Daniel was already on his way, paddling as fast as he could. I grabbed the back of his kayak. “Don’t let go,” he ordered.
Breathing hard, Daniel pulled me toward the cove, about 50 yards away, maneuvering around the rock outcroppings and riding the cresting, frothy swells. He struggled and could barely breathe but kept paddling. He saved my life, I thought. Daniel saved my life.
Finally my feet touched the rocks and I waded to shore. I pulled his kayak up on the beach, we shared a quick embrace and we both collapsed on the shore.
It took Daniel a while to get his breath back. We were far from the path that led back to the cabin. “Think you can make it across the cliff to get home?” I asked. We’d have to wade through the ocean and scale the eroding cliffs.
Daniel nodded. He’d already proved he was capable of far more than I would ever have imagined.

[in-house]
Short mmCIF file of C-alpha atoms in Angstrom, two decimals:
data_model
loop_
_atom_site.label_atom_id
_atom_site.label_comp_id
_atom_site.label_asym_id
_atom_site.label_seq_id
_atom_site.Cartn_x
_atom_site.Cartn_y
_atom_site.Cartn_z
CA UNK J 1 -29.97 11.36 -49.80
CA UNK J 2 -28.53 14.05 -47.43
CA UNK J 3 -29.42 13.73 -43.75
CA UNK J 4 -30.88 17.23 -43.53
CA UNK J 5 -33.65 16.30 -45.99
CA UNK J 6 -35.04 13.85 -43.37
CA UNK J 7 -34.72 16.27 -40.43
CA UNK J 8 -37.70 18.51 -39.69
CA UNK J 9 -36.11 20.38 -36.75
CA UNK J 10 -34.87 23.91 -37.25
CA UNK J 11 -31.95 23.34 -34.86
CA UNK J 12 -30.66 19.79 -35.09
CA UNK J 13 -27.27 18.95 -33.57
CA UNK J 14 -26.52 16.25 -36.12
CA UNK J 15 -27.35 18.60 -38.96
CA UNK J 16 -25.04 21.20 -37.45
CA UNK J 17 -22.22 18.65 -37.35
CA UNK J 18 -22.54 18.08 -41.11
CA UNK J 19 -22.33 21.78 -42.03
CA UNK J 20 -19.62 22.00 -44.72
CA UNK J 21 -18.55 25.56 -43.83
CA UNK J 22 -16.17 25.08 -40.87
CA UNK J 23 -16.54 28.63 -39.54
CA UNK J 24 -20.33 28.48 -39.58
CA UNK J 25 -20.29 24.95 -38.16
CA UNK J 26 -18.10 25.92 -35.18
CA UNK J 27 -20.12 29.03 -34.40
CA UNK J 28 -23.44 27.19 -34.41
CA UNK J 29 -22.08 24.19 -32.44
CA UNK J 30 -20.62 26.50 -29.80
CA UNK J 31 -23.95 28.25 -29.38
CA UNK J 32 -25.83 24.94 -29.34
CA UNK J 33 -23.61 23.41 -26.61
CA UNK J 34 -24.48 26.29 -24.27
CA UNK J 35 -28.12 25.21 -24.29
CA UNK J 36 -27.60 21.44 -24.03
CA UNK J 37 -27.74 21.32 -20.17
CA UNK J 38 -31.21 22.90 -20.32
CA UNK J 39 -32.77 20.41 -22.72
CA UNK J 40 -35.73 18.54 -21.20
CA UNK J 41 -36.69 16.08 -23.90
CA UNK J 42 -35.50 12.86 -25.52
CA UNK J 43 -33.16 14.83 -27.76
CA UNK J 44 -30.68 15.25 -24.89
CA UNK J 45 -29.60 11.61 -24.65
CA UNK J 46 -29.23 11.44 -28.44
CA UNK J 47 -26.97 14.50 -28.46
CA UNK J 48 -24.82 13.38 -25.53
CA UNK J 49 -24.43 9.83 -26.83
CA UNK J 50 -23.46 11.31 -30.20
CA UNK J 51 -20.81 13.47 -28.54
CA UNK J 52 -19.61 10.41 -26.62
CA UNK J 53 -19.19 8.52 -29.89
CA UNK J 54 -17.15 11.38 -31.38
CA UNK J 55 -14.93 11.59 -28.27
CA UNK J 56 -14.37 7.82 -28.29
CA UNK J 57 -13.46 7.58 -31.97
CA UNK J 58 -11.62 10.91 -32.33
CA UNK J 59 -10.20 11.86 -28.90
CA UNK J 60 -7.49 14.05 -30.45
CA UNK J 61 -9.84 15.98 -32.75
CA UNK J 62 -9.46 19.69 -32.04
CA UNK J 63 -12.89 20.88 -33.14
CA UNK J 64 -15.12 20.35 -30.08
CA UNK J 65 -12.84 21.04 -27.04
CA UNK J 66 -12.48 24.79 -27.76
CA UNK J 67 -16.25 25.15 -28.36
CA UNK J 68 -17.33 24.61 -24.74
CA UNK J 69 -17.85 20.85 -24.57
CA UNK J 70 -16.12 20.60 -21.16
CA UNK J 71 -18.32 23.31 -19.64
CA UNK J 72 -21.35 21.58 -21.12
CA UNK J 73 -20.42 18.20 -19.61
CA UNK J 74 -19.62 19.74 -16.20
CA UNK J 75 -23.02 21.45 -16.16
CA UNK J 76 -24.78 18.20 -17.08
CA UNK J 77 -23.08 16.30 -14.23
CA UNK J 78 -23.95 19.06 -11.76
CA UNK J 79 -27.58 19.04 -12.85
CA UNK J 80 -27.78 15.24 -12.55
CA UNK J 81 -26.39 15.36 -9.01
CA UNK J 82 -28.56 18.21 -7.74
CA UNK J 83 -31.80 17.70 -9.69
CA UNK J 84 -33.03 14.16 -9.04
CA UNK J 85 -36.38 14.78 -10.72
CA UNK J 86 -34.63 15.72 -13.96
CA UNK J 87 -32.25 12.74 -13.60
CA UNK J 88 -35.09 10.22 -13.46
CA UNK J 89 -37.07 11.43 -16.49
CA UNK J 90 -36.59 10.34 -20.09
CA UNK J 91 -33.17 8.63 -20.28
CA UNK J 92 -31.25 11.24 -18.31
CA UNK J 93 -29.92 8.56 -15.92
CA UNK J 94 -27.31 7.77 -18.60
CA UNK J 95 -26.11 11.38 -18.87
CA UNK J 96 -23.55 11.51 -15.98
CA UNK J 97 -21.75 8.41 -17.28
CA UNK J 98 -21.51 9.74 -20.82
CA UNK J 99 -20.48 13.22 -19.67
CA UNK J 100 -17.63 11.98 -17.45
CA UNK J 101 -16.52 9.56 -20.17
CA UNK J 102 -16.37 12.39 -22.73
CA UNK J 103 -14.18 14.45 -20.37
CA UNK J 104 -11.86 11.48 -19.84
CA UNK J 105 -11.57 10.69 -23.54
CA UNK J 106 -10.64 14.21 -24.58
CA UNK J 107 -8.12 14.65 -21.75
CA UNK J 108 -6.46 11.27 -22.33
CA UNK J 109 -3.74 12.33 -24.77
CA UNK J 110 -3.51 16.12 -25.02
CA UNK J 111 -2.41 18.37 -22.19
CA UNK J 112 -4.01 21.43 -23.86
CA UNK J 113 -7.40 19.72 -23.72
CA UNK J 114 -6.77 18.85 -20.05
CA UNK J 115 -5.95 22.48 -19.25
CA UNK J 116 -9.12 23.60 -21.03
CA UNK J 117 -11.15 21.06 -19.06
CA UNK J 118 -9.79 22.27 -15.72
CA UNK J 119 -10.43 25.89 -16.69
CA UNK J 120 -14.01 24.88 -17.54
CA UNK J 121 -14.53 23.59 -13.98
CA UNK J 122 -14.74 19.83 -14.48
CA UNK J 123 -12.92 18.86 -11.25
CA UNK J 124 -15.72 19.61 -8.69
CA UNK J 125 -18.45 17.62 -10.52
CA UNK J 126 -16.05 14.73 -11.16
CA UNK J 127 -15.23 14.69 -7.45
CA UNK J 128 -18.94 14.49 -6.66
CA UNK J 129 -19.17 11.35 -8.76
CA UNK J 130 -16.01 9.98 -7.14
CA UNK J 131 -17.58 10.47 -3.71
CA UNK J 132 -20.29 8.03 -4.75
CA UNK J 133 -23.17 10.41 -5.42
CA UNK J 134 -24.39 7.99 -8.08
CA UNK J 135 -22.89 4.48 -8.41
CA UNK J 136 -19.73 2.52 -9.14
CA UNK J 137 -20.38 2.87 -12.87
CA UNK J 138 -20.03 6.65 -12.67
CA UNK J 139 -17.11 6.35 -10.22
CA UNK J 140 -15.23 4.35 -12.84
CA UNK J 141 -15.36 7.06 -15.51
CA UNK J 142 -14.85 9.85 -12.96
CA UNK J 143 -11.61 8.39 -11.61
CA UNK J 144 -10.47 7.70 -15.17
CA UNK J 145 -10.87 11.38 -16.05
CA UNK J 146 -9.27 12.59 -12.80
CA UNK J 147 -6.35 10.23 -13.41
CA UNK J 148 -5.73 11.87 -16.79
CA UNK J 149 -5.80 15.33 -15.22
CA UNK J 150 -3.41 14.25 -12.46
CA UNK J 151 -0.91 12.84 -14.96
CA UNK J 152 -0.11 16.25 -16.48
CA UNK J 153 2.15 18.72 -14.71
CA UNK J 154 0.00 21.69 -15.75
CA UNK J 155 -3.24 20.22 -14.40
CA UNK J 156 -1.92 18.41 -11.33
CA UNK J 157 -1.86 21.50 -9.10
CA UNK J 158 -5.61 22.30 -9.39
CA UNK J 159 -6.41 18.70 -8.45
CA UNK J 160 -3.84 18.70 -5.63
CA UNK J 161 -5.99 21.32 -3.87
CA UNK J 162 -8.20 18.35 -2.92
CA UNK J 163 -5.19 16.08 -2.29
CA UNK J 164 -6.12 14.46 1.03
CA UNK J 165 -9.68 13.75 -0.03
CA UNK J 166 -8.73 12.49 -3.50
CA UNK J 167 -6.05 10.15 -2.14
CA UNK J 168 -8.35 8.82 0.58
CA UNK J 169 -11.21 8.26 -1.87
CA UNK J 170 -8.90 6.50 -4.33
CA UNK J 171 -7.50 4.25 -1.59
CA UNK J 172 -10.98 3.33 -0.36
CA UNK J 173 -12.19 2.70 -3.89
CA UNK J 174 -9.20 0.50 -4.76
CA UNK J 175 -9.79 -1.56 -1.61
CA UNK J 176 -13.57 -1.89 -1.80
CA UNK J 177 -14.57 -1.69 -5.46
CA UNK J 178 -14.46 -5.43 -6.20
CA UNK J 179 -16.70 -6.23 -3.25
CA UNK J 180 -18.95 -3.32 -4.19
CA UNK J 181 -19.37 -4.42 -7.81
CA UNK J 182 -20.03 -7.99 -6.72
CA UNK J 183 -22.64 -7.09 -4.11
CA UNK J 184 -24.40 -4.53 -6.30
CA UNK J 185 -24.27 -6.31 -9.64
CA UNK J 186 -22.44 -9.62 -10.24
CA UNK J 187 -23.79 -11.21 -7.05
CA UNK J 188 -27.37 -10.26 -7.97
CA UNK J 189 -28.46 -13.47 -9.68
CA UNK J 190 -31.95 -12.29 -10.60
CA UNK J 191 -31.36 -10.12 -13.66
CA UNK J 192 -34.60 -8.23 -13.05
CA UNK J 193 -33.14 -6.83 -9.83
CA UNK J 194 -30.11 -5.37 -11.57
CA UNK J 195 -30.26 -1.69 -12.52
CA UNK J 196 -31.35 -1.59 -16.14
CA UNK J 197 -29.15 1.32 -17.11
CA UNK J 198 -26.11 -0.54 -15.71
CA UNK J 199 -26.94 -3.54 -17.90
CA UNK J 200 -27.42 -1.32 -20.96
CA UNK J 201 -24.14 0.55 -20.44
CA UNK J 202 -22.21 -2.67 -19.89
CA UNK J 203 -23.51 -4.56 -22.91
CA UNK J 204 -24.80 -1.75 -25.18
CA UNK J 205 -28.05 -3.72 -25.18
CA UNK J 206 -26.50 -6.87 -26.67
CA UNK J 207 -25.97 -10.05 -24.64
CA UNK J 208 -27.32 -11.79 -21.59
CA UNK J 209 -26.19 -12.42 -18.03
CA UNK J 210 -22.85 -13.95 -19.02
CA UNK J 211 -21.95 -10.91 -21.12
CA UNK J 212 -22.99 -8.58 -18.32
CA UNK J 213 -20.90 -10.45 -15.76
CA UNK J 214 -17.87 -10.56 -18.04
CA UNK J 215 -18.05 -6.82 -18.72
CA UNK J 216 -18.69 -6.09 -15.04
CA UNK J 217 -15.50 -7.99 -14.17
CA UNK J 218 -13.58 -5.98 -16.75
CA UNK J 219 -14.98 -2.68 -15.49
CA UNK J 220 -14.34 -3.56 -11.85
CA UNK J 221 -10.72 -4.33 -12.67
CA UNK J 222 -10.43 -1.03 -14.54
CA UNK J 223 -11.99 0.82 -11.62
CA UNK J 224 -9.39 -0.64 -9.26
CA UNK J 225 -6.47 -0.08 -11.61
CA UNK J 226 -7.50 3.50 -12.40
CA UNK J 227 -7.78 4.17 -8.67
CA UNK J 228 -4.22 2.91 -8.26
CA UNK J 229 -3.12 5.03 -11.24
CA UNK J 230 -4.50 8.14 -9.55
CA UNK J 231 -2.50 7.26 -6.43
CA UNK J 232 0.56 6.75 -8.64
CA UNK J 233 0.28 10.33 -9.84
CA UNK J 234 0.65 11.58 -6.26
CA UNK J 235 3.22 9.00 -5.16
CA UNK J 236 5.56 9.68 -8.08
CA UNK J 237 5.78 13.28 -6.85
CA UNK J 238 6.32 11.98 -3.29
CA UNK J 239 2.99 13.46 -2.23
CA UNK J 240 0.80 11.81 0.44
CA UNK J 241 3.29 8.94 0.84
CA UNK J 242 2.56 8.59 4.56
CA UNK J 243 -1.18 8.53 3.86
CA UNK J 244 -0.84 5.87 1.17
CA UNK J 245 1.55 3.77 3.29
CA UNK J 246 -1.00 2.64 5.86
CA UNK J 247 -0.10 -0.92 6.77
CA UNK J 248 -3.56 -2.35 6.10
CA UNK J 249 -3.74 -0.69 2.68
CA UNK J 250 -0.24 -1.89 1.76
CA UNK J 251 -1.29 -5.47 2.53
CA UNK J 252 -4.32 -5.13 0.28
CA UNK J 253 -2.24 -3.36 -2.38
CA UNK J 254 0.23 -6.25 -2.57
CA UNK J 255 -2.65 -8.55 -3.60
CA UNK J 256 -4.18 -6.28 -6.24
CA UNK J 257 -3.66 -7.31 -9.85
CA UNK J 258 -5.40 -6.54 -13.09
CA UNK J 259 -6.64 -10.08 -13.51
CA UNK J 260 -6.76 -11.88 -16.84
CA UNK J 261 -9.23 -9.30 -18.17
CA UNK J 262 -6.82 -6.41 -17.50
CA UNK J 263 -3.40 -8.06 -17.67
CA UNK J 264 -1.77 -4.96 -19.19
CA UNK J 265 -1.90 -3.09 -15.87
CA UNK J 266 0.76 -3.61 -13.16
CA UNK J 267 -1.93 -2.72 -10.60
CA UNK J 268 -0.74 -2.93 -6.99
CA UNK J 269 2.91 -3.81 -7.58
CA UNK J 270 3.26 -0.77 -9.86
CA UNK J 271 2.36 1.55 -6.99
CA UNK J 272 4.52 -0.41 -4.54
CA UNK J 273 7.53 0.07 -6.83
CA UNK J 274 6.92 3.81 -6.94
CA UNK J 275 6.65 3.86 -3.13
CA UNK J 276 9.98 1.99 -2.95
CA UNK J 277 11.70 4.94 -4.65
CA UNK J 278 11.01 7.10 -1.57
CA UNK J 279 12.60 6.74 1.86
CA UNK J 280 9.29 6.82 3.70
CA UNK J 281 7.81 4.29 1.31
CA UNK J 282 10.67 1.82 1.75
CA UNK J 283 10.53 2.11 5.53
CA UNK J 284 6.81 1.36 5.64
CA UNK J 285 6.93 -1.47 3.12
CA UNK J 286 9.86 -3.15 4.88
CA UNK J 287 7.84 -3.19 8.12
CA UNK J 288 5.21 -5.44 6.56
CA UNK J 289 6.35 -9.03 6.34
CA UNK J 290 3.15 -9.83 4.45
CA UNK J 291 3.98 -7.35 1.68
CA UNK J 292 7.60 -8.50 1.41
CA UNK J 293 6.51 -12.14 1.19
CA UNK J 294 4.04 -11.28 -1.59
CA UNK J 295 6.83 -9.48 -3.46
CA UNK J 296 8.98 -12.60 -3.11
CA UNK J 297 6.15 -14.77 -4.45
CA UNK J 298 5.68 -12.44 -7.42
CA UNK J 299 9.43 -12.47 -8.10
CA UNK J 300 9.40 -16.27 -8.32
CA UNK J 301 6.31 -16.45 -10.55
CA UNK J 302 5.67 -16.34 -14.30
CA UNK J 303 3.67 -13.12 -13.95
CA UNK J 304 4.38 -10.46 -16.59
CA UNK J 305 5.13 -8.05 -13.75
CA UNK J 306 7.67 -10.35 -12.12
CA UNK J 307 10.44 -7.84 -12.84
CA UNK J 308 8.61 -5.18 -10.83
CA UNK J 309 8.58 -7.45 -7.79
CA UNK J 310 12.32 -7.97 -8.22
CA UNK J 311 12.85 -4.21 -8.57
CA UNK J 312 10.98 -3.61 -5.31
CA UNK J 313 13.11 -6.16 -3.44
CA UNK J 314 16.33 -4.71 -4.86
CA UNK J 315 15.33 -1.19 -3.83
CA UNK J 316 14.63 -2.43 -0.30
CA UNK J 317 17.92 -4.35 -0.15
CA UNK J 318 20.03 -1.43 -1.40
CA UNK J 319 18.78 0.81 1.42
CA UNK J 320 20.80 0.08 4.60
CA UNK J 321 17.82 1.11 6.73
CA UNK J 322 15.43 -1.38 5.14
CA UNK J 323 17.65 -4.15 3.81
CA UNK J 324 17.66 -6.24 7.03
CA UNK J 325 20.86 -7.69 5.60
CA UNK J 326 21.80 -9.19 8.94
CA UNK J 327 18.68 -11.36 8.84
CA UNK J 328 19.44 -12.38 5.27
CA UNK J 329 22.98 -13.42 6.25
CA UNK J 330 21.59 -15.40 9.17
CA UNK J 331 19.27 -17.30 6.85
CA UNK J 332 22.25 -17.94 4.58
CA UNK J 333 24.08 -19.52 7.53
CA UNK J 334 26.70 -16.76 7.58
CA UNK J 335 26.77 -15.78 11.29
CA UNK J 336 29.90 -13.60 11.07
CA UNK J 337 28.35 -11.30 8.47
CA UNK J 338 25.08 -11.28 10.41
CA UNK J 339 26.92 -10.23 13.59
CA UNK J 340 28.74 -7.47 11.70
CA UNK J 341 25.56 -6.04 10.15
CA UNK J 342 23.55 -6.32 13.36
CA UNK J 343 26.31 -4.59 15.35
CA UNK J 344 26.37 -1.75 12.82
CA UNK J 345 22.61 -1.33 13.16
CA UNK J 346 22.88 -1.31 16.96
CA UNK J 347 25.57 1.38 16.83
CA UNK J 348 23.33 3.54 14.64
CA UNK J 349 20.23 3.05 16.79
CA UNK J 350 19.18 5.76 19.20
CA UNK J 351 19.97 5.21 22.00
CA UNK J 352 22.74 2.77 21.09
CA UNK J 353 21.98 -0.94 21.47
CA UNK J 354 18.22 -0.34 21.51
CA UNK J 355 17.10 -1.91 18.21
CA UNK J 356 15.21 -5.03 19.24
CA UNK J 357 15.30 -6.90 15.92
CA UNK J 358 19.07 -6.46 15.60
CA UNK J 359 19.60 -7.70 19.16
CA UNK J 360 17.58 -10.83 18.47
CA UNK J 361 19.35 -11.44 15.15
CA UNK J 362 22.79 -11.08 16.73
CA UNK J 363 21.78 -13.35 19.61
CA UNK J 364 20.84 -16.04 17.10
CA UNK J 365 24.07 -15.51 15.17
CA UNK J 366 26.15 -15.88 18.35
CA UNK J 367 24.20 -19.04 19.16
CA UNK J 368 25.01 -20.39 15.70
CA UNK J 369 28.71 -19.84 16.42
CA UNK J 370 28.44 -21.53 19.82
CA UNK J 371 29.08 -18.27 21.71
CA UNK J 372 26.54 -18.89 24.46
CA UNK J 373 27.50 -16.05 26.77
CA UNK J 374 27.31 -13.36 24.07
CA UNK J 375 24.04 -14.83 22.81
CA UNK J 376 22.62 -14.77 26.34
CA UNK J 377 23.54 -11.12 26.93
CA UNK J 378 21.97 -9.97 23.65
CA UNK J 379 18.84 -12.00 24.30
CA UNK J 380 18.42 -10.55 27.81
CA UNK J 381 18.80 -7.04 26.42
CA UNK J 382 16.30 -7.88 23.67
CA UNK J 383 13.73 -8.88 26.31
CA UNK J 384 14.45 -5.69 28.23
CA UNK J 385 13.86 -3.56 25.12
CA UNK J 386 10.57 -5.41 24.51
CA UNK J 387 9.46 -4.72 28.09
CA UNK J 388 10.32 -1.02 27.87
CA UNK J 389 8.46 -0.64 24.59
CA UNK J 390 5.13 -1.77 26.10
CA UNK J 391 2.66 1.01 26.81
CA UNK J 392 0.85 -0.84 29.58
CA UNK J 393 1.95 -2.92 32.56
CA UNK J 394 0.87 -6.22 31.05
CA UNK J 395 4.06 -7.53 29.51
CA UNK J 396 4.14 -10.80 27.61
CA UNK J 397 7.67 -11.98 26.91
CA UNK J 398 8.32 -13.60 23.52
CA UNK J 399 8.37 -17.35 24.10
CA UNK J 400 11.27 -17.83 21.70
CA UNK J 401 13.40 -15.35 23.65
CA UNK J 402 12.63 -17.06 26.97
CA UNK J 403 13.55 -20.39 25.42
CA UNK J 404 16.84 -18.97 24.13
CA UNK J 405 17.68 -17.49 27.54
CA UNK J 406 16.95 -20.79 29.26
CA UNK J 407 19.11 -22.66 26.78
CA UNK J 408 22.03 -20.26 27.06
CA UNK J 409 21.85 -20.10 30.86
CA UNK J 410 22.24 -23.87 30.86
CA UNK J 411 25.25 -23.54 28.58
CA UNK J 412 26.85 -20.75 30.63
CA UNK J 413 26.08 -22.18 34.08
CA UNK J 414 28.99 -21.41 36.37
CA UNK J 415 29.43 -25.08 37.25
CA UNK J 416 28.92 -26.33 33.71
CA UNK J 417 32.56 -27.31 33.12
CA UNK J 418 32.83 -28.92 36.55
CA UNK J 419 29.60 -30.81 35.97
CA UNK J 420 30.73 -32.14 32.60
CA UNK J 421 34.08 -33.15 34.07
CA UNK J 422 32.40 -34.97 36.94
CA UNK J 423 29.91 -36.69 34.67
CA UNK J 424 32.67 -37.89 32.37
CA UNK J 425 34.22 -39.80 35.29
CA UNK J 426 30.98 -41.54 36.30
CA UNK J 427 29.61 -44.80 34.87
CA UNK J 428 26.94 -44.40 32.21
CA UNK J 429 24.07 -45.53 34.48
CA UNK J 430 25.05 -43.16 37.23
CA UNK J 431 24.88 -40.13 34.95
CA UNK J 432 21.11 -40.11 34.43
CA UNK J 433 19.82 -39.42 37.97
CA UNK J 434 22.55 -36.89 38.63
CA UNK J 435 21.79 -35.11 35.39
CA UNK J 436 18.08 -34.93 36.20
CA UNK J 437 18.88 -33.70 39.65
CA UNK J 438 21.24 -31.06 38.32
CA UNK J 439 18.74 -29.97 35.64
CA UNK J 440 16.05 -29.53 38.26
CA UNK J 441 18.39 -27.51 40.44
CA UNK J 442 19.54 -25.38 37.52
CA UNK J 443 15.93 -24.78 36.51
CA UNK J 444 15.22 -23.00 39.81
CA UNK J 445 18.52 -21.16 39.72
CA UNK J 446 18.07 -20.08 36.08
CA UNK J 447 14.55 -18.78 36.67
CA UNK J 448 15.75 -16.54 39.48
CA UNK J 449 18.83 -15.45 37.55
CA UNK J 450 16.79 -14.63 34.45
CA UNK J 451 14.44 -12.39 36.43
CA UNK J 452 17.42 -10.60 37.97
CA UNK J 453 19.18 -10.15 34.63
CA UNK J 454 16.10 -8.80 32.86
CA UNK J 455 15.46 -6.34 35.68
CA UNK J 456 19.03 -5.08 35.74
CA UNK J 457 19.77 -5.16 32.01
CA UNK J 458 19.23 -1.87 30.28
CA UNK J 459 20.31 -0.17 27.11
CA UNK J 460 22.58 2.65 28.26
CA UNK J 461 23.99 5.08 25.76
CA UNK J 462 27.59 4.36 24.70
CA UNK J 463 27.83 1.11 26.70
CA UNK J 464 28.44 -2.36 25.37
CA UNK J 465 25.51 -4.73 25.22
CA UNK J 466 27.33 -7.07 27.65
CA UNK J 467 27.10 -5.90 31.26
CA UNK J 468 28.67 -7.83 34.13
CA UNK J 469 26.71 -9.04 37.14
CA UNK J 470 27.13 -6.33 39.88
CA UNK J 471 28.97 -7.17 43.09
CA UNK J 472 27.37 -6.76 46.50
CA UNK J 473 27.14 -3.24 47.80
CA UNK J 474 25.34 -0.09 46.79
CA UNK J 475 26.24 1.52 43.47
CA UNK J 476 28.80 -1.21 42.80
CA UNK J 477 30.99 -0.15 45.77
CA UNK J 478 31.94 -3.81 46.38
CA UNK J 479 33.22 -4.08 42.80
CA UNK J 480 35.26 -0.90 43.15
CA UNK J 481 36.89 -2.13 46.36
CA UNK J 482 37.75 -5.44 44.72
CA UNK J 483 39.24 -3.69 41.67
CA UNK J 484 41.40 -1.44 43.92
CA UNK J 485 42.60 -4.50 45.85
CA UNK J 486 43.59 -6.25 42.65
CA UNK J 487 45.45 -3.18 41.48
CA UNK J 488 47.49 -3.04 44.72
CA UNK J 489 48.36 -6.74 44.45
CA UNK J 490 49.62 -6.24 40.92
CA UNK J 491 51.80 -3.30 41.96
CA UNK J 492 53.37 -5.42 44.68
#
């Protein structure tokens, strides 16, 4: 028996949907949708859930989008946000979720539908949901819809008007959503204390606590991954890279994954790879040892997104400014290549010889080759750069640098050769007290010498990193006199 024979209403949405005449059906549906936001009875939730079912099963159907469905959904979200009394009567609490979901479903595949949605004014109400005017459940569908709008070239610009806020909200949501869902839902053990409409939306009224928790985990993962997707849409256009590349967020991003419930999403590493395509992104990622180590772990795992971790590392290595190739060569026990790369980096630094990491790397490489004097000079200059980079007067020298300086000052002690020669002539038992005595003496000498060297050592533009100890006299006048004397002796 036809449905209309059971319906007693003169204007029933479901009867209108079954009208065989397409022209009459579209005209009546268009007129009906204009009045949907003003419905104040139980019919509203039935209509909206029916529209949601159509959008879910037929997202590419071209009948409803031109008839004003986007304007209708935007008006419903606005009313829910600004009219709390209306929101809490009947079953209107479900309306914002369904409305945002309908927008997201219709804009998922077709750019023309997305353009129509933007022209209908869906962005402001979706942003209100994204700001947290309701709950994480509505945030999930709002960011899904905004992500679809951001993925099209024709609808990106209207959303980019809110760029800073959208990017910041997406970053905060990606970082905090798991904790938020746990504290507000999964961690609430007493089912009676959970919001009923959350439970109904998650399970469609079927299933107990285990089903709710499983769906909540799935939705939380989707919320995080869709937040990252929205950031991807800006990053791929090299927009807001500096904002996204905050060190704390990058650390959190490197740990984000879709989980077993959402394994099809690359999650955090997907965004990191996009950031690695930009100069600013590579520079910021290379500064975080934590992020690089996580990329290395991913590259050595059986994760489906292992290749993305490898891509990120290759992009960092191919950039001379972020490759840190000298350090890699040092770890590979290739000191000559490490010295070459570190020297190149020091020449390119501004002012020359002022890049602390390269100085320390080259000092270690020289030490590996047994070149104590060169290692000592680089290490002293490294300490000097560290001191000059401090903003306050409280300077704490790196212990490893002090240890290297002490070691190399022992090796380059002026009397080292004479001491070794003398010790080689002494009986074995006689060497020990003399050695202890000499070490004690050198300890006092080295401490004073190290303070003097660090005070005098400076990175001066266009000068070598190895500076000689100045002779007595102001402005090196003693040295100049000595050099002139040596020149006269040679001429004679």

We left Daniel’s kayak on the beach. Shivering in our shorts and bare feet, we made our way back to our cabin, helping each other over the rocks.
When we got within sight of our cabin I was exhausted. I couldn’t imagine how Daniel felt. Mom and Dad rushed out to greet us. They’d heard about a lone kayak washing up on the shore.
“The water sucked David down,” Daniel said. “A second later his kayak came flying out of the water like it was shot out of a cannon.”
Mom wrapped us in her arms. “You are lucky to be alive!” said my dad. “You could have drowned, capsized out there.”
“I would have,” I said, looking over at Daniel. “But I had a guardian angel. I just didn’t know it.”